Wednesday, April 13, 2011

No More Texas Wheat

A few days ago on twitter, someone mentioned seeing a new Saint Arnold label approved for Weedwacker ale, and that this beer was going to replace Texas Wheat. Well today the Chronicle's Ronnie Crocker posted confirmation, that yes Texas Wheat is gone and Weedwacker will replace it. For those that remember, Weedwacker was the first release of Saint Arnold's moveable yeast series. To brew the beer, Saint Arnold took their Kolsch style beer Lawnmower and changed the yeast to a Hefewiezen yeast. I have some pretty strong opinions on this move, and it has nothing to do with eliminating Texas Wheat. Frankly it was my least favorite of all Saint Arnold beers. I'm not a huge fan of American Wheat beers, and I never could get into this beer. Having said that I don't really get replacing it with Weedwacker. I know in Mr. Crocker's post he quoted Brock as saying "Everybody loves it", but most of the folks I talked to didn't really like the beer. Oh sure they appreciated the educational experience of seeing how yeast changes the flavor of beer, but no one I'm aware every said "Gee, I'd love this to be available year round." I'm a staunch defender of Saint Arnold, and have never understood why some "Beer Nerds" talk bad about them. They make a solid range of regular beers, very good seasonals, the Divine Reserve series is extremely good, and the moveable yeast series is one of two being done in the world as far as I know. All in all Saint Arnolds is a great award winning brewery. But (you just knew there would be one), I really don't get this move. If your going to add a new beer to the line up to replace TX Wheat, why not go one of two routes: 1) I get the desire to have a ligther beer in the lineup, and yes weedwacker does that, but why not produce a wit, something that I think would go great in TX. The only other brewery in TX that brews one is (512) but they don't bottle it, so Saint Arnold would be the first bottled offering by a TX brewery. 2) Why not go big? They just finished brewing a very good double IPA in Divine Reserve 11, why not turn that into a year round offering. The first and only year round DIPA by a Texas Brewery. Offer it in Louisiana where Saint Arnold's is just expanding and really make some in roads into that market. I would bet good money that a well made DIPA sold year round would sell more than TX Wheat did and Weedwacker will. I know its my two cents, and Saint Arnold will do what they want, but that's the beauty of a blog, a place to write down my opinions. What do you think? Did Saint Arnold make the right decision?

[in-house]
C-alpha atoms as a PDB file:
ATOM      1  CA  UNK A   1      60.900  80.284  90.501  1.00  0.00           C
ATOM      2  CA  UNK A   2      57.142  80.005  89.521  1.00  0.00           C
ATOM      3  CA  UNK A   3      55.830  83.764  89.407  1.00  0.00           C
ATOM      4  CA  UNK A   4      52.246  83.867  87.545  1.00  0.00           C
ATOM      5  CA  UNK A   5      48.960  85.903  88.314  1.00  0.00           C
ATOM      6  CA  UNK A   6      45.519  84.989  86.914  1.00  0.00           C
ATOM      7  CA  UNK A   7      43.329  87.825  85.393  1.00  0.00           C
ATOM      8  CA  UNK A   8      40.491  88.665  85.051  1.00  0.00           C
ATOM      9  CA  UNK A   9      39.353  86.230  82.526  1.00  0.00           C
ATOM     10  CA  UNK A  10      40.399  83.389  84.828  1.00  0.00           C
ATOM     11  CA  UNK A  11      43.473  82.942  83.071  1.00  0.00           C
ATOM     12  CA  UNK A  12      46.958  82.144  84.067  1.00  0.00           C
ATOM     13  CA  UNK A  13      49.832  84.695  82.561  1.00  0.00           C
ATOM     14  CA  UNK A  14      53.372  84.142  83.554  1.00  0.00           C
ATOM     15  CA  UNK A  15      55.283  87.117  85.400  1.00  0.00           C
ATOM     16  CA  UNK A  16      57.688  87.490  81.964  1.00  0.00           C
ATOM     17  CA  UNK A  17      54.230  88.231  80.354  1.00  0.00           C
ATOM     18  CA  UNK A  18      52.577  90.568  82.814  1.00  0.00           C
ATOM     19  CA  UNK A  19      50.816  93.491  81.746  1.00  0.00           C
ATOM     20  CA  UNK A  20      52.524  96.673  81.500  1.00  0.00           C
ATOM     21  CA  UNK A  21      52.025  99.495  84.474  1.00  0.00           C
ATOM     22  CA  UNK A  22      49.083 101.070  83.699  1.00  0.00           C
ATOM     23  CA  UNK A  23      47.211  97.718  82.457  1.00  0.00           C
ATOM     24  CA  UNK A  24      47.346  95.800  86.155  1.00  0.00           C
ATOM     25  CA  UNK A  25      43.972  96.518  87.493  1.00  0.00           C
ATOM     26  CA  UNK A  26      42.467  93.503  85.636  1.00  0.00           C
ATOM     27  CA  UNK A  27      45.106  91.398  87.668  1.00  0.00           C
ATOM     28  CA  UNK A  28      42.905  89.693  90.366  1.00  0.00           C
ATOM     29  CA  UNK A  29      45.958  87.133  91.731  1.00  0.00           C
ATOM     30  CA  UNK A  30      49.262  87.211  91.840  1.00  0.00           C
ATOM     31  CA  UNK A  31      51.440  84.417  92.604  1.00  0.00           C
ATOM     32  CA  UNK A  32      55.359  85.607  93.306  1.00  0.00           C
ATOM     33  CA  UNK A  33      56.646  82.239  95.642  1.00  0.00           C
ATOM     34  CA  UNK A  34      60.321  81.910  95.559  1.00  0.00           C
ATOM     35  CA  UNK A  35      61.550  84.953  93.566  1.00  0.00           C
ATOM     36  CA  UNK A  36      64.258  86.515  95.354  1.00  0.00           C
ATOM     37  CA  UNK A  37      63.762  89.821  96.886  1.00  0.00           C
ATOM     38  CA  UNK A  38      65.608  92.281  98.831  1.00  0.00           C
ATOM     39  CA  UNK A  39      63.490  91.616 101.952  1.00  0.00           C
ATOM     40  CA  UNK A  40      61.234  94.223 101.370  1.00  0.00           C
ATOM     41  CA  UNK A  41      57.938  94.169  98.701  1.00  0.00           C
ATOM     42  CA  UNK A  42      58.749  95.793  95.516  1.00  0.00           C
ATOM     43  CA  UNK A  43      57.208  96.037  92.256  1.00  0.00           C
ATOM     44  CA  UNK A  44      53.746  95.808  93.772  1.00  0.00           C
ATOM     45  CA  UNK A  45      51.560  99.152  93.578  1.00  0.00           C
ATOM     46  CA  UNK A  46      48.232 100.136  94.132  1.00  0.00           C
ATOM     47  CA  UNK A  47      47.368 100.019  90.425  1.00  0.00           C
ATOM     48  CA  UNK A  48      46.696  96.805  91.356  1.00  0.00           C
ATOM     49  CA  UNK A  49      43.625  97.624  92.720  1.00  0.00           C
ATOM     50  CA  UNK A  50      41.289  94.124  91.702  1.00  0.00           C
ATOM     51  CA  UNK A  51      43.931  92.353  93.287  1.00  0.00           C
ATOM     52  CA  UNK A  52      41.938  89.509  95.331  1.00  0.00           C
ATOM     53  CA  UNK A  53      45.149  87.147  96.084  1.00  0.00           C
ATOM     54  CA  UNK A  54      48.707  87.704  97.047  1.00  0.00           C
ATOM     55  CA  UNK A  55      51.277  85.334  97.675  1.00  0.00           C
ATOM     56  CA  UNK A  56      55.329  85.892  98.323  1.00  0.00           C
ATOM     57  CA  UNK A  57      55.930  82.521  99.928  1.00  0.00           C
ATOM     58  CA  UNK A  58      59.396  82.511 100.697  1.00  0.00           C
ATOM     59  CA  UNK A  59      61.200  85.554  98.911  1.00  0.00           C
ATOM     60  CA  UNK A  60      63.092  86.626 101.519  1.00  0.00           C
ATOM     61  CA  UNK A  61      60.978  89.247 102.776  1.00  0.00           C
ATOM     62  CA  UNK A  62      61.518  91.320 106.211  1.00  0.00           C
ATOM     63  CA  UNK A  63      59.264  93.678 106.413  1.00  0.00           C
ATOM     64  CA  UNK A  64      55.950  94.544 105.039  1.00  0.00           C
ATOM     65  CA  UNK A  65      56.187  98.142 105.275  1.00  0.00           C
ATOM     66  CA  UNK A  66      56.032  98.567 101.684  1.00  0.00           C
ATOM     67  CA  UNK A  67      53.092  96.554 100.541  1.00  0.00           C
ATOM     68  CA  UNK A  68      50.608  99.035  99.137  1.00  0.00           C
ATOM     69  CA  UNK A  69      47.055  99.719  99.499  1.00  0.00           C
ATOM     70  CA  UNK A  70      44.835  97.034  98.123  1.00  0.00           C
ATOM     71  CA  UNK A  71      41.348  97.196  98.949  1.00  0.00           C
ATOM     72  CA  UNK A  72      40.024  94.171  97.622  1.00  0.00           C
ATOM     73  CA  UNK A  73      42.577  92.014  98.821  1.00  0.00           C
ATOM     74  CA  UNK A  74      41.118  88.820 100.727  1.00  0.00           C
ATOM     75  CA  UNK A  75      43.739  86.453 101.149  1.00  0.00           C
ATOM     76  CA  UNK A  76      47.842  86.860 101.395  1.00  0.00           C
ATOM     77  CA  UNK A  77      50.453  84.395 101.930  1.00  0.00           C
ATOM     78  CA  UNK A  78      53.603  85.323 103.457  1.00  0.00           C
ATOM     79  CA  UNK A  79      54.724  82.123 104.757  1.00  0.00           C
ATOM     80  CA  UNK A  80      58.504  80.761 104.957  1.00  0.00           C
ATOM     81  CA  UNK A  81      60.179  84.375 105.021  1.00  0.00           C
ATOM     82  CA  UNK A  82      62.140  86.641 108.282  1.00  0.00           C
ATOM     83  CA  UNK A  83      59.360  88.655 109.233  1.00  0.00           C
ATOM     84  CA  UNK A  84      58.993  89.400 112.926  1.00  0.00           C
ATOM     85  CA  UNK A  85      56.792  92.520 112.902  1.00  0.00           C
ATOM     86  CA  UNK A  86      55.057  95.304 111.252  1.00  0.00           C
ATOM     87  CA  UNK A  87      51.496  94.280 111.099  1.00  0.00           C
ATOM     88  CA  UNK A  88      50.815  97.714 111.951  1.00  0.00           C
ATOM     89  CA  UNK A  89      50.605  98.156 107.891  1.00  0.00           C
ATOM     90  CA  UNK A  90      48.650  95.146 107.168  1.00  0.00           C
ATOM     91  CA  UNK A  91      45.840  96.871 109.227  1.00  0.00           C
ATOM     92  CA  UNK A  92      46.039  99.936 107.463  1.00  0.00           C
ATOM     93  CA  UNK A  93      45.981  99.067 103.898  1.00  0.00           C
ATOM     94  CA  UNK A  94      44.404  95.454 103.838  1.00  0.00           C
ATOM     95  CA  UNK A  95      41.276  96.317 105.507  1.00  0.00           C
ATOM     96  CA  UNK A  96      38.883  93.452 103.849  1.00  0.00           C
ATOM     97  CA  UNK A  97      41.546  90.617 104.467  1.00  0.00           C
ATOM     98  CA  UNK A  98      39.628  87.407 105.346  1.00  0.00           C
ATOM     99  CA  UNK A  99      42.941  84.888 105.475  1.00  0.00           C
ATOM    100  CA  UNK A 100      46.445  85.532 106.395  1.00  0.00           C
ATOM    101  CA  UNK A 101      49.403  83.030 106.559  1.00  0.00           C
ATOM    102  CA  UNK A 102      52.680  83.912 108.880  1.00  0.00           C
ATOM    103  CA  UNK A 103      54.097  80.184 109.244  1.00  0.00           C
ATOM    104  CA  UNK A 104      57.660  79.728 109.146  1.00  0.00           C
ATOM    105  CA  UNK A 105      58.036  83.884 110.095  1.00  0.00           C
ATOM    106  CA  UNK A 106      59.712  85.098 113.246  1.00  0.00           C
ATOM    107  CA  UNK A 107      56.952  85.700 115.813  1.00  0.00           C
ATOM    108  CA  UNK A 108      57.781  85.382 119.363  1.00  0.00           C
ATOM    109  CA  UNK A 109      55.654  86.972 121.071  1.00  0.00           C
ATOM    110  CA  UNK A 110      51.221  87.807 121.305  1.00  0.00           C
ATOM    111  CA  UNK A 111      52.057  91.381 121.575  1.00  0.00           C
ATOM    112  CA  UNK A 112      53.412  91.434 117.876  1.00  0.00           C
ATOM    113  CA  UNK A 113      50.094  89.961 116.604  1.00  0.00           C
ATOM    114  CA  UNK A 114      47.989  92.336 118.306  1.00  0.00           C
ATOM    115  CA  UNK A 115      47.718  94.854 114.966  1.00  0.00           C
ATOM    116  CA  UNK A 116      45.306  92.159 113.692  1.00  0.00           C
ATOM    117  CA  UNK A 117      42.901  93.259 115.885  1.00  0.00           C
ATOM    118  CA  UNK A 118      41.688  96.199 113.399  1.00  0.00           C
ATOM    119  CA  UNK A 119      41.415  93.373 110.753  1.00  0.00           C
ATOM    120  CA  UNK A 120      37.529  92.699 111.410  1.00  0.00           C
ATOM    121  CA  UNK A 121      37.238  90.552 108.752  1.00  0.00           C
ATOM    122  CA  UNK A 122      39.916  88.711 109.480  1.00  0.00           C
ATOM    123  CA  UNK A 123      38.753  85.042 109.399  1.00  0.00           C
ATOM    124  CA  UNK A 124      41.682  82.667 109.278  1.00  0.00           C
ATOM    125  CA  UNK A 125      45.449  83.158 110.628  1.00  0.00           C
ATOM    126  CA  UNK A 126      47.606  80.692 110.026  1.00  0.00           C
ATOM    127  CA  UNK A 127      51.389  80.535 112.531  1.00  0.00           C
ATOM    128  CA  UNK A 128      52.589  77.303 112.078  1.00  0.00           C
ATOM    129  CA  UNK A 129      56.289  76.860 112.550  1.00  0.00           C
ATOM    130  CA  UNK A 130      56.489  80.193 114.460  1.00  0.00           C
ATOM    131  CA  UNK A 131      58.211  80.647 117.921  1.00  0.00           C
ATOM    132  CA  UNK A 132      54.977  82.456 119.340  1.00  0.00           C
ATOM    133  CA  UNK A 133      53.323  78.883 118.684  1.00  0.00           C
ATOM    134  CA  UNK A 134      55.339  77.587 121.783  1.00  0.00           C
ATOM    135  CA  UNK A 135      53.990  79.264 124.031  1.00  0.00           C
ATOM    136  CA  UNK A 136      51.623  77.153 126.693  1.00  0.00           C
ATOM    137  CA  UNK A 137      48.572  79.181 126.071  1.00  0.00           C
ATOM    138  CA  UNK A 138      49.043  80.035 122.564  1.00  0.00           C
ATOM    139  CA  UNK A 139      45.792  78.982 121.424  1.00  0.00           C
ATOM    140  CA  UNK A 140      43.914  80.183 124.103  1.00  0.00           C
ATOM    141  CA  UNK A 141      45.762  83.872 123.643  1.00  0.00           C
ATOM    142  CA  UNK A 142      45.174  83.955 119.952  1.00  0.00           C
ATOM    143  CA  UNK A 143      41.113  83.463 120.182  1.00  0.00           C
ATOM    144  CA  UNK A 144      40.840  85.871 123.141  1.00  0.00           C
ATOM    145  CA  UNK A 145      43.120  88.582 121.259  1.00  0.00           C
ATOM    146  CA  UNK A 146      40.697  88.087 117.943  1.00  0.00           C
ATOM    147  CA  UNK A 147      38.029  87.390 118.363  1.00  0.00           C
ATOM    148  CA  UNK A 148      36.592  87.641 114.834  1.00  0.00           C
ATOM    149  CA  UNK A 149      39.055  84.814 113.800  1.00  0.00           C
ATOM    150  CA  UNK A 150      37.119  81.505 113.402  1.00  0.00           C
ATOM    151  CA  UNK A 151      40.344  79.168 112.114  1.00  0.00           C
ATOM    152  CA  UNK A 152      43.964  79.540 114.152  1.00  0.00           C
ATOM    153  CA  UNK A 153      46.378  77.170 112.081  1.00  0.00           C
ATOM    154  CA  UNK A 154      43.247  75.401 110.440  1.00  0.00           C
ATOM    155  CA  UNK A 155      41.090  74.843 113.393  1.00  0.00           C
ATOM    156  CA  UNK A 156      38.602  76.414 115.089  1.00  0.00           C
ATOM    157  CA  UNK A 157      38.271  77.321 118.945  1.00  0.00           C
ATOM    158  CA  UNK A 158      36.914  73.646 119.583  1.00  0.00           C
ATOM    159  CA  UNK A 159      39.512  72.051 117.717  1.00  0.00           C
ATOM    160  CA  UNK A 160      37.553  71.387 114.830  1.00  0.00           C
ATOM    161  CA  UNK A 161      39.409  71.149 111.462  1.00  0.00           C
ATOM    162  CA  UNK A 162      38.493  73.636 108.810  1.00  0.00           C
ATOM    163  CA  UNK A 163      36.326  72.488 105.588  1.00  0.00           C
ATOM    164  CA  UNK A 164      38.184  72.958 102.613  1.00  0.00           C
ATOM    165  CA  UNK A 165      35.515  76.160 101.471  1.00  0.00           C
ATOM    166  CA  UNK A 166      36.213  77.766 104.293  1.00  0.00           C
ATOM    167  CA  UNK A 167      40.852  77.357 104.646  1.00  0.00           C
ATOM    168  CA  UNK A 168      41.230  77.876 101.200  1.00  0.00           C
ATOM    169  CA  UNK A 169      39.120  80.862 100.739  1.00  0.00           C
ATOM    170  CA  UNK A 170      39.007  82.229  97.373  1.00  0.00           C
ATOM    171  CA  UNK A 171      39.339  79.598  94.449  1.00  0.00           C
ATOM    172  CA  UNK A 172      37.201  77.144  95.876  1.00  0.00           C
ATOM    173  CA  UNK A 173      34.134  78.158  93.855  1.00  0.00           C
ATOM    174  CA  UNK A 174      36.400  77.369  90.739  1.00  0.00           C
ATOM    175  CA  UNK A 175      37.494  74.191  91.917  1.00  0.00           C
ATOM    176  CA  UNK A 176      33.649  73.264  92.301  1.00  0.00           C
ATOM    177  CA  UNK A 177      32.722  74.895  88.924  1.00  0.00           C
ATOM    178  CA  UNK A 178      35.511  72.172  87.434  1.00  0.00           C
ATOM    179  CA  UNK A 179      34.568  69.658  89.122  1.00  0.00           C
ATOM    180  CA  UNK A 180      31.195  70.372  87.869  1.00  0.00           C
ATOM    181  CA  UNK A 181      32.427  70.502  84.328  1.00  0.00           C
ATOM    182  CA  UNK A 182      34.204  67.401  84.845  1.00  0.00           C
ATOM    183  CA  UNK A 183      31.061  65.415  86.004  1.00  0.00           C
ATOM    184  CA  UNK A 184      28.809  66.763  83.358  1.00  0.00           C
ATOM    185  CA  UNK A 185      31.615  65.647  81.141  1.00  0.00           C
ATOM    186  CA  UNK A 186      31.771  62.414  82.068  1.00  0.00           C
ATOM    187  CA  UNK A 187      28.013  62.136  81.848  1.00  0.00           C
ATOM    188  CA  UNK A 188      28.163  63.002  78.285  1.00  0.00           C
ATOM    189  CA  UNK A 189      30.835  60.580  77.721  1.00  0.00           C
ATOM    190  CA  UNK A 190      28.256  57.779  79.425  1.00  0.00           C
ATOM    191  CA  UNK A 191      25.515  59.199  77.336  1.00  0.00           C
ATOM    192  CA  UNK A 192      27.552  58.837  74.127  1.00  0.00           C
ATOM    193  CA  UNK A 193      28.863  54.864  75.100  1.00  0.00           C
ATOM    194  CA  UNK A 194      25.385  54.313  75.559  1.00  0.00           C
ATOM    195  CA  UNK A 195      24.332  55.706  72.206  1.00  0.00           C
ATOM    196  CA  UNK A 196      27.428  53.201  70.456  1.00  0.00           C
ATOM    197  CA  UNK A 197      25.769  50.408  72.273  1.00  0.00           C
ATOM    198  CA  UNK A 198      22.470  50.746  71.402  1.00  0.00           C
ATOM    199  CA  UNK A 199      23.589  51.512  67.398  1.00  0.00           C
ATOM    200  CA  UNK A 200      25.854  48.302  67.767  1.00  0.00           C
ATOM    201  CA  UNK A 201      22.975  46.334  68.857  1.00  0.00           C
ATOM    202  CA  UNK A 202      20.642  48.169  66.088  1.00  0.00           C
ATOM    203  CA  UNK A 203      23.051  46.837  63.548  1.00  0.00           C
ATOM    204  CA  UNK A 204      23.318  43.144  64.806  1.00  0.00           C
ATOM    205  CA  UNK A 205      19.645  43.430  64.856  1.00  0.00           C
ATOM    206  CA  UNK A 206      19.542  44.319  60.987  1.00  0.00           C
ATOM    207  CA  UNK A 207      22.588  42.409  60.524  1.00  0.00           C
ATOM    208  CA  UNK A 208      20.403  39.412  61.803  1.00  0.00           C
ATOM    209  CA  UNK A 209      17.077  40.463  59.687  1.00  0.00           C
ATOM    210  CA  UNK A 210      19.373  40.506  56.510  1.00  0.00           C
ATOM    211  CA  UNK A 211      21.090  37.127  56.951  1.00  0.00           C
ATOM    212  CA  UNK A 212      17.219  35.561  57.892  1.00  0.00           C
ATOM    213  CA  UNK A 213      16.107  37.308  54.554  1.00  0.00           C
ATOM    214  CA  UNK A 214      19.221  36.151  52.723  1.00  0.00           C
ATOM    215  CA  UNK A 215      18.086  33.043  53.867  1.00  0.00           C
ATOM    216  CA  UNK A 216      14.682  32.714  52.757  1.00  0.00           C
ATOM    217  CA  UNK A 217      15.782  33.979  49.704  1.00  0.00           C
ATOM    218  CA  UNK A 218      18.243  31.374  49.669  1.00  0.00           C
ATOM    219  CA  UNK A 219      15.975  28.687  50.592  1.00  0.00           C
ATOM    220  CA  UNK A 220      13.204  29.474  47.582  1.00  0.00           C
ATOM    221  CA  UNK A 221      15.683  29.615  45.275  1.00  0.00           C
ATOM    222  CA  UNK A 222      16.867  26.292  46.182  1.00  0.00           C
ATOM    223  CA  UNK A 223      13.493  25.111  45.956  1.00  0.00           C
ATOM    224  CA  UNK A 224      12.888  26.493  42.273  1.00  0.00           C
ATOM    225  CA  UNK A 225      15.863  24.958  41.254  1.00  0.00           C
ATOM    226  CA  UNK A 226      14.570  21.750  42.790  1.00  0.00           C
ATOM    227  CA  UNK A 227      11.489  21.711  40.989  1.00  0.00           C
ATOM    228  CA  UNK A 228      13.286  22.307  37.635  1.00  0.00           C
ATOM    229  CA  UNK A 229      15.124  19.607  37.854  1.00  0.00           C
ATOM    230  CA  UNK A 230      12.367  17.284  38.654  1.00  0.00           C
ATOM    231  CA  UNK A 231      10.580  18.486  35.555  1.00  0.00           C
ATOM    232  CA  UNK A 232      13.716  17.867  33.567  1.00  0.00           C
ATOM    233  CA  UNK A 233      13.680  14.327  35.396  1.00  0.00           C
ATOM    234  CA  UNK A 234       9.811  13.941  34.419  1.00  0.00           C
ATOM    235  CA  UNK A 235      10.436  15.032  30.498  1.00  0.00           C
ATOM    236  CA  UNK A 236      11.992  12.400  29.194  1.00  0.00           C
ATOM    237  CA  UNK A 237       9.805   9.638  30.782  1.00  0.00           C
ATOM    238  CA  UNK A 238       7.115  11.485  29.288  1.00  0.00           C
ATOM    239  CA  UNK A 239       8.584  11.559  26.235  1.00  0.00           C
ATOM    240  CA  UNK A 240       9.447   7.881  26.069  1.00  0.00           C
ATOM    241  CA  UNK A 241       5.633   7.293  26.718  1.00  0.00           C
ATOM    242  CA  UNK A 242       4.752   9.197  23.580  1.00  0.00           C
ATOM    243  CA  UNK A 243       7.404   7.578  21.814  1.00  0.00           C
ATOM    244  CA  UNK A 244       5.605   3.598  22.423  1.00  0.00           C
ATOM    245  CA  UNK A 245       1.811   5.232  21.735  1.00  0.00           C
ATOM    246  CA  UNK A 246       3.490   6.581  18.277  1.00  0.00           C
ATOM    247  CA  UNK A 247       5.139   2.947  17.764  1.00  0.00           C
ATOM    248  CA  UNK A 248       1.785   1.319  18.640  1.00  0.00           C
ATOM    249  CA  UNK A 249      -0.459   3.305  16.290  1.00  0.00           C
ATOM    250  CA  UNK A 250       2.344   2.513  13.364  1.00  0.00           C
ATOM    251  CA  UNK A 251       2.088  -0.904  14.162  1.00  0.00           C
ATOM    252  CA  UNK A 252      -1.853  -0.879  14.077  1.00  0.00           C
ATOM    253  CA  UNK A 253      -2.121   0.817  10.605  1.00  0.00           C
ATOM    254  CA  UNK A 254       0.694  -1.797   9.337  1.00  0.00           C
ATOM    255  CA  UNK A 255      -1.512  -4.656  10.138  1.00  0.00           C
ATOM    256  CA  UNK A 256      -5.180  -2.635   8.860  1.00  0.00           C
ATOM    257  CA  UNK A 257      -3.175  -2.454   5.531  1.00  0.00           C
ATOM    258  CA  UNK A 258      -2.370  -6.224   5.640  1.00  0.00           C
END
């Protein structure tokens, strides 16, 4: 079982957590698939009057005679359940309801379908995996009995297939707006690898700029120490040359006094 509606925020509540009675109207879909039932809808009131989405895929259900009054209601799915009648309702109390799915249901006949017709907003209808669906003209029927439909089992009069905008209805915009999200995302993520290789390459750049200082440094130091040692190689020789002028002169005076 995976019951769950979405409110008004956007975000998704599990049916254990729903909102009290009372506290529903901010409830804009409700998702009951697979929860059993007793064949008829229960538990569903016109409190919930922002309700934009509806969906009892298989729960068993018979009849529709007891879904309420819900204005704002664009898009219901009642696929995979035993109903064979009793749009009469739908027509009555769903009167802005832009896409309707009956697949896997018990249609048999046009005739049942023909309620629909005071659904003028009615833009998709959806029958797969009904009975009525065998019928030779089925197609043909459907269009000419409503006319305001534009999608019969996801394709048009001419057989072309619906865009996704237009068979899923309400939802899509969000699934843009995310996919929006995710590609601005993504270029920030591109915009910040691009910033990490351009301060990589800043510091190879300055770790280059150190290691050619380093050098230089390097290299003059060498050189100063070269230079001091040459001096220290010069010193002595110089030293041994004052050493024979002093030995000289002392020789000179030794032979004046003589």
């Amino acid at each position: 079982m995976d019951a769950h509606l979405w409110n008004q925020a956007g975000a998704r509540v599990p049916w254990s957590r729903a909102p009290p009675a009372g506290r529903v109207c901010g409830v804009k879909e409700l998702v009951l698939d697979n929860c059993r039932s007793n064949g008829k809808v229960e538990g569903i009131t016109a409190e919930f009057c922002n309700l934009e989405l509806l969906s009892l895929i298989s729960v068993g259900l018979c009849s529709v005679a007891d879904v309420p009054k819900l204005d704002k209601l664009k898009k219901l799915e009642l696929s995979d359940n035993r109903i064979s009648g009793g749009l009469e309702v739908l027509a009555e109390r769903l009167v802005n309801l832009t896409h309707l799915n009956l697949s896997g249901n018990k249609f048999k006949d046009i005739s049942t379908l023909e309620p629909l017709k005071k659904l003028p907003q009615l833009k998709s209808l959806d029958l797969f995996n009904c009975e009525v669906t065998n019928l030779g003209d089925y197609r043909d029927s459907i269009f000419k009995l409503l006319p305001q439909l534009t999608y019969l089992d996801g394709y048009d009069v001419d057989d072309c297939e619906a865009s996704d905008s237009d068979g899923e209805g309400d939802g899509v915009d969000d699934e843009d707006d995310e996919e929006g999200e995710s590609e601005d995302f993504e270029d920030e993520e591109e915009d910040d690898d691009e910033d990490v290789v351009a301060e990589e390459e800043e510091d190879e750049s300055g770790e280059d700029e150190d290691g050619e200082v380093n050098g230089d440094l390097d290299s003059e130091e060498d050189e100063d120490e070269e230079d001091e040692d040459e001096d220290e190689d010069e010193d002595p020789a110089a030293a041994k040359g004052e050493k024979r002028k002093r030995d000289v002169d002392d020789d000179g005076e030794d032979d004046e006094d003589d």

Thursday, April 07, 2011

Texas Three Step

No, its not a new dance that you'll see folks doing at your favorite honkey tonk. Instead this post will be about three beers newly available in bottles from some exciting new breweries from Texas. The breweries I'm talking about are Jester King out in the Hill Country and Ranger Creek in San Antonio. Jester King excites me for a couple of reasons. The first being is that they are taking an aggressive approach to being a Farmhouse brewery, starting from day one on developing a barrel program, and harvesting local wild yeasts from the surrounding hill country. Additionally, they are not only making the extreme high alcohol beers that craft brewers love, they are making amazingly flavorful lower alcohol beers. The first up was Commercial Suicide a English Dark Mild ale weighing in at 3.8%. However they are also making a Belgian tafelbier (or table) that I'll be excited to try. Another interesting thing that Jester King does is that all the beers are partially made with harvested rain water which is pretty cool. I'm excited about Ranger Creek for different reasons. They are not only a craft brewer, but a craft distillery as well. My hope for them is that as they produce great bourbon, they'll re-use those barrels to age some amazing beers. Jester King Wytchmaker: A bottle conditioned rye IPA weighing in at 81 IBU and 6.1%. An amazing looking label, I love the art work that Jester King uses. I enjoy that all the ingredients the beers use are on the label, each malt, each hop, each yeast (English ale in this case). Hops used were Warrior, Simcoe, Amarillo, Cascade, and Centennial. Malt bill contained 15% rye. The beer pours a cloudy hazy copper brown, with a thick off white head. Lots of hops on the nose, citrusy with just a hint of pine and some pale malts. The mouthfeel is medium bodied, spicey, grapefruit, citrus peel, piney. Some notes of white pepper, spicey. Lots of rye bread notes. A very good beer, I give an A to. Jester King Black Metal: A bottle conditioned Imperial Stout, yes please! 10.4% and 60 IBU's this beer pours a viscous oily black with a quarter inch reddish cafe colored head. Dark chocolate, coffee, and roasted malts on the nose. Thick chewy mouthfeel, denser than I remember from having this on draft previously. Notes of chocolate, dark and milky. Coffee with creamer, some roasted malts. Earthy hops at the finish. Its a huge beer, but highly drinkable. Another wonderful beer that gets an A from me. Ranger Creek La Bestia Aimable: This is Ranger Creek's take on a Belgian Strong Ale, named after the Aimable, the ship La Salle used, landed at Matagorda Bay to claim Texas for France. The beer weighs in at 9.4% with 25 IBU's and pours a hazy cloudy brown with a thin frothy head. Very malty nose, full of raisins and figs some caramel and yeasty notes. Medium bodied, rich concentrated dark fruits like figs and raisins. Caramelized figs with balsamic. Notes of honey, creme caramel, very smooth and easy drinking. A thoroughly enjoyable beer.